Tag Archives: Brexit

Int’l committee calls for pause on false political ads online

An international “grand committee” of lawmakers called on Thursday for a pause on online micro-targeted political ads with false or misleading information until the area is regulated.

The committee, formed to investigate disinformation, gathered in Dublin to hear evidence from Facebook Inc, Twitter Inc and Alphabet Inc’s Google and other experts about online harms, hate speech and electoral interference. The meeting was attended by lawmakers from Australia, Finland, Estonia, Georgia, Singapore, the UK and United States.

The committee’s inaugural session in London last November featured an empty chair for Facebook Chief Executive Mark Zuckerberg after he declined to be questioned.

Facebook has been under scrutiny in recent weeks over its decision to not fact-check ads run by politicians, which intensified when rival Twitter announced last month that it would ban all political ads.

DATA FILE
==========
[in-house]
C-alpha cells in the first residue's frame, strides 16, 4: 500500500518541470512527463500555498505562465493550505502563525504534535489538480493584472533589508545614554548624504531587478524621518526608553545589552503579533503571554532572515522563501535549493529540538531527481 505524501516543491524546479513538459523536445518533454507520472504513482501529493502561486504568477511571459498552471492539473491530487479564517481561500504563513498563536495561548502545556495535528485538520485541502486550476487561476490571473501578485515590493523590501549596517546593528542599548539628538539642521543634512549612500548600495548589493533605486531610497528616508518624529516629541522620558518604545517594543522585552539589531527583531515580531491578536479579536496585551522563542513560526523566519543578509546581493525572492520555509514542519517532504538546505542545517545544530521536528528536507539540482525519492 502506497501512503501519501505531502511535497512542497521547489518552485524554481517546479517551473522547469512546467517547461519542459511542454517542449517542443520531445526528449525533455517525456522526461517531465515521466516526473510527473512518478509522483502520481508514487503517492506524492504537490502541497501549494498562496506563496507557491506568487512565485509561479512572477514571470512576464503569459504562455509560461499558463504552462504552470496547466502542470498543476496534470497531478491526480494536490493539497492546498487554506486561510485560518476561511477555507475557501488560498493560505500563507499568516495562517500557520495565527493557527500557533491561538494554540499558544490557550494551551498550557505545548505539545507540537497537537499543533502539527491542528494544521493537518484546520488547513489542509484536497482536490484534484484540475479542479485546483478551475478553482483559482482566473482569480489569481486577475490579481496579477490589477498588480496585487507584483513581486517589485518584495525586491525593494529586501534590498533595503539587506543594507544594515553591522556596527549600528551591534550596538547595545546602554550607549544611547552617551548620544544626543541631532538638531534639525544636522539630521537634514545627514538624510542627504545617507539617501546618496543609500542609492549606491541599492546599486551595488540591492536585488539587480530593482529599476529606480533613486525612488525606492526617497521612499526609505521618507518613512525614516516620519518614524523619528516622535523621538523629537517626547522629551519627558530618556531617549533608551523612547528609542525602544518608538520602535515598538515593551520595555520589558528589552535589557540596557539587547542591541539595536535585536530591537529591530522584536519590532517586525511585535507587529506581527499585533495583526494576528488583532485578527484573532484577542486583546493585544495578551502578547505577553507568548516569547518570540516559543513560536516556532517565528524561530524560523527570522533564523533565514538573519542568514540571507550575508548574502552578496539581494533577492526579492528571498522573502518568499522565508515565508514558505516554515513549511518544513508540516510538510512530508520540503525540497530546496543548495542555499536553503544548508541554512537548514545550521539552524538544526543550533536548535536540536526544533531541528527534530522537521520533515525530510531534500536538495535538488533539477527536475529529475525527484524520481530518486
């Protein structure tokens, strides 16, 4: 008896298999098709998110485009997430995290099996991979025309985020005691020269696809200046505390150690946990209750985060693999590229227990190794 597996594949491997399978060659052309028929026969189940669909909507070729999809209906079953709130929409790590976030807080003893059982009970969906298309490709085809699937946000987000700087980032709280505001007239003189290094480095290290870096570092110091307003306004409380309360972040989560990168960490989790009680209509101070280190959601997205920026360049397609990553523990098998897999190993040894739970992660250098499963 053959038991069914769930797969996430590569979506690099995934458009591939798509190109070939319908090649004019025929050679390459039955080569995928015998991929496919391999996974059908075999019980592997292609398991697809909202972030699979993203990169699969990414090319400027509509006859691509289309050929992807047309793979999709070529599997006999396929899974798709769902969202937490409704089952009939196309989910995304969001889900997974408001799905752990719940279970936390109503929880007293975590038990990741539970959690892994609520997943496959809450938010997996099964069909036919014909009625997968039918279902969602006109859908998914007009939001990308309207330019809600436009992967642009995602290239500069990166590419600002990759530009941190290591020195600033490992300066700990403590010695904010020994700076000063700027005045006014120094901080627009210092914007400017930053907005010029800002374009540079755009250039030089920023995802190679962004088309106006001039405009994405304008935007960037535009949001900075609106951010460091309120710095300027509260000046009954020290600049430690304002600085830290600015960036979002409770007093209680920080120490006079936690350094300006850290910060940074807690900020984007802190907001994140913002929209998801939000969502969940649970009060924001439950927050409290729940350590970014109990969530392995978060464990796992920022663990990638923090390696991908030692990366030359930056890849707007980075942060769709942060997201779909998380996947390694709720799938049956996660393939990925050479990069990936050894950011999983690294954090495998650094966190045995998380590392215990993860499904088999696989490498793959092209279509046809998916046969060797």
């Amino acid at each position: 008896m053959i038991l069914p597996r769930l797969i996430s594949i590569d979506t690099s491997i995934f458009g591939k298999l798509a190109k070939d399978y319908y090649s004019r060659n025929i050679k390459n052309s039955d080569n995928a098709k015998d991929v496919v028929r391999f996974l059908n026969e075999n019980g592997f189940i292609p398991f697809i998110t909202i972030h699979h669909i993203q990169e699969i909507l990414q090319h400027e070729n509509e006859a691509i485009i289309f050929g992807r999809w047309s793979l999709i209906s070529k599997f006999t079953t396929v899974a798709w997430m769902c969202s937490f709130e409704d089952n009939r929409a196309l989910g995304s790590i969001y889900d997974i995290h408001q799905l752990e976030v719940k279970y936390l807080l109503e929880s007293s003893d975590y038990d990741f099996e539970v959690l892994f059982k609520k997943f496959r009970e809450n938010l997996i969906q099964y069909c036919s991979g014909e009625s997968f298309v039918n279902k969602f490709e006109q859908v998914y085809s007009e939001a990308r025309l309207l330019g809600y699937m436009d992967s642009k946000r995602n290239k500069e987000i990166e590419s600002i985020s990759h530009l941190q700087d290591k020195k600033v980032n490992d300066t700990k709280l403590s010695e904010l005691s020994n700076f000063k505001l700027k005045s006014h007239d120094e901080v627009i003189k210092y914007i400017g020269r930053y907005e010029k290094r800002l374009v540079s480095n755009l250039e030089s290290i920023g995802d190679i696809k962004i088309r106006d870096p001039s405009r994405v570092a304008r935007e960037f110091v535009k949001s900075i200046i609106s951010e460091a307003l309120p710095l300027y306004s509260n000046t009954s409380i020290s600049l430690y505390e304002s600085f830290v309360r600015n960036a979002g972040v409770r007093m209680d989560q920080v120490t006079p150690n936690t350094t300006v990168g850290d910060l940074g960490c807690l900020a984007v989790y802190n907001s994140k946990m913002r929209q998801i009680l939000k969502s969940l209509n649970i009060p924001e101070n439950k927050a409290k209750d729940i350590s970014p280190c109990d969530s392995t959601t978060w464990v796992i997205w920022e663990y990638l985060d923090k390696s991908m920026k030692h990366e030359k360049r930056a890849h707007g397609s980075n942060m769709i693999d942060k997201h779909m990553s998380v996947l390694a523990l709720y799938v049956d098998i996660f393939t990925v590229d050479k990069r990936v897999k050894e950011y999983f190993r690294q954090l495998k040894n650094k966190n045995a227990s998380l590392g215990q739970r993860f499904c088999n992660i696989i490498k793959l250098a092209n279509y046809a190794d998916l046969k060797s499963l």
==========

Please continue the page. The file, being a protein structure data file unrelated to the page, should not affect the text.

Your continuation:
Zuckerberg has defended this policy, saying that the company does not want to stifle political speech.

Politicians can micro-target groups of voters on social media based on user data such as location, age and interests, a practice critics fear could intensify the effects of false or misleading information on certain groups and suppress voter turnout.

At a conference in Lisbon on Thursday, Europe’s antitrust chief Margrethe Vestager said, “If it’s only in your feed, between you and Facebook, and their micro-targeting of who you are, that’s not democracy anymore.”

Facebook said on Thursday a doctored video shared by Britain’s governing Conservatives would not have broken its rules on political advertising if it had run as a paid-for ad.

“Ads from political parties and political candidates are not subject to our fact-checking rules,” Rebecca Stimson, Facebook’s head of UK Public Policy, told reporters on a call to explain the company’s policies ahead of Britain’s Dec. 12 election.

“What that has meant is what the Conservative party put in that advert has been the subject of ferocious public debate and discussion, precisely because people could see that it was there,” Stimson said.